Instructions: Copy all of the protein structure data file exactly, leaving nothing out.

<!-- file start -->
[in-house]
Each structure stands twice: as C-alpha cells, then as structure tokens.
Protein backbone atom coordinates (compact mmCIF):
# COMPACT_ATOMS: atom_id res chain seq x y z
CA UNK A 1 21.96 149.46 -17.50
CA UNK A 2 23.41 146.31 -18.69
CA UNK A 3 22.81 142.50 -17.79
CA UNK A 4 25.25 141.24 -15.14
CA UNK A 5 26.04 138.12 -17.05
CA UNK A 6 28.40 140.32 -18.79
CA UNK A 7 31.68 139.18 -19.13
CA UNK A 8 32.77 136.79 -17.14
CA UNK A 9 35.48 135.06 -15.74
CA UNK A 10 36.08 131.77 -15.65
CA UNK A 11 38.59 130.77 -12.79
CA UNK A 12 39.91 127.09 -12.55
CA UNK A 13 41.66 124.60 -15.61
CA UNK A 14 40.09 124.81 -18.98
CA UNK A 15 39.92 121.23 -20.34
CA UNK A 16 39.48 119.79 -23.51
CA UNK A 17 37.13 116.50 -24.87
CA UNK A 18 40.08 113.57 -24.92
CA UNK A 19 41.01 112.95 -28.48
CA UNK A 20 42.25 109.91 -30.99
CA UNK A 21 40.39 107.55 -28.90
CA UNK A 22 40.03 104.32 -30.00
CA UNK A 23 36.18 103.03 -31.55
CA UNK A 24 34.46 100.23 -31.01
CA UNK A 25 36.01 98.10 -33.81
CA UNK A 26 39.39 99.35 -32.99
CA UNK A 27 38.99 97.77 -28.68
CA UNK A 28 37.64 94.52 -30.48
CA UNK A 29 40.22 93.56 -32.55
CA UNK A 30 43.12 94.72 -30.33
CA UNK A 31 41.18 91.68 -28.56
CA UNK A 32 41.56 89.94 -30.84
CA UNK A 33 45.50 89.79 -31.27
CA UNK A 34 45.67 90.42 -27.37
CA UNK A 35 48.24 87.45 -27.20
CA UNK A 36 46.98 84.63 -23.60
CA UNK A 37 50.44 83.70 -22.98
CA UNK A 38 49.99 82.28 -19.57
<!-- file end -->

[in-house]
Each structure stands twice: as C-alpha cells, then as structure tokens.
Protein backbone atom coordinates (compact mmCIF):
# COMPACT_ATOMS: atom_id res chain seq x y z
CA UNK A 1 21.96 149.46 -17.50
CA UNK A 2 23.41 146.31 -18.69
CA UNK A 3 22.81 142.50 -17.79
CA UNK A 4 25.25 141.24 -15.14
CA UNK A 5 26.04 138.12 -17.05
CA UNK A 6 28.40 140.32 -18.79
CA UNK A 7 31.68 139.18 -19.13
CA UNK A 8 32.77 136.79 -17.14
CA UNK A 9 35.48 135.06 -15.74
CA UNK A 10 36.08 131.77 -15.65
CA UNK A 11 38.59 130.77 -12.79
CA UNK A 12 39.91 127.09 -12.55
CA UNK A 13 41.66 124.60 -15.61
CA UNK A 14 40.09 124.81 -18.98
CA UNK A 15 39.92 121.23 -20.34
CA UNK A 16 39.48 119.79 -23.51
CA UNK A 17 37.13 116.50 -24.87
CA UNK A 18 40.08 113.57 -24.92
CA UNK A 19 41.01 112.95 -28.48
CA UNK A 20 42.25 109.91 -30.99
CA UNK A 21 40.39 107.55 -28.90
CA UNK A 22 40.03 104.32 -30.00
CA UNK A 23 36.18 103.03 -31.55
CA UNK A 24 34.46 100.23 -31.01
CA UNK A 25 36.01 98.10 -33.81
CA UNK A 26 39.39 99.35 -32.99
CA UNK A 27 38.99 97.77 -28.68
CA UNK A 28 37.64 94.52 -30.48
CA UNK A 29 40.22 93.56 -32.55
CA UNK A 30 43.12 94.72 -30.33
CA UNK A 31 41.18 91.68 -28.56
CA UNK A 32 41.56 89.94 -30.84
CA UNK A 33 45.50 89.79 -31.27
CA UNK A 34 45.67 90.42 -27.37
CA UNK A 35 48.24 87.45 -27.20
CA UNK A 36 46.98 84.63 -23.60
CA UNK A 37 50.44 83.70 -22.98
CA UNK A 38 49.99 82.28 -19.57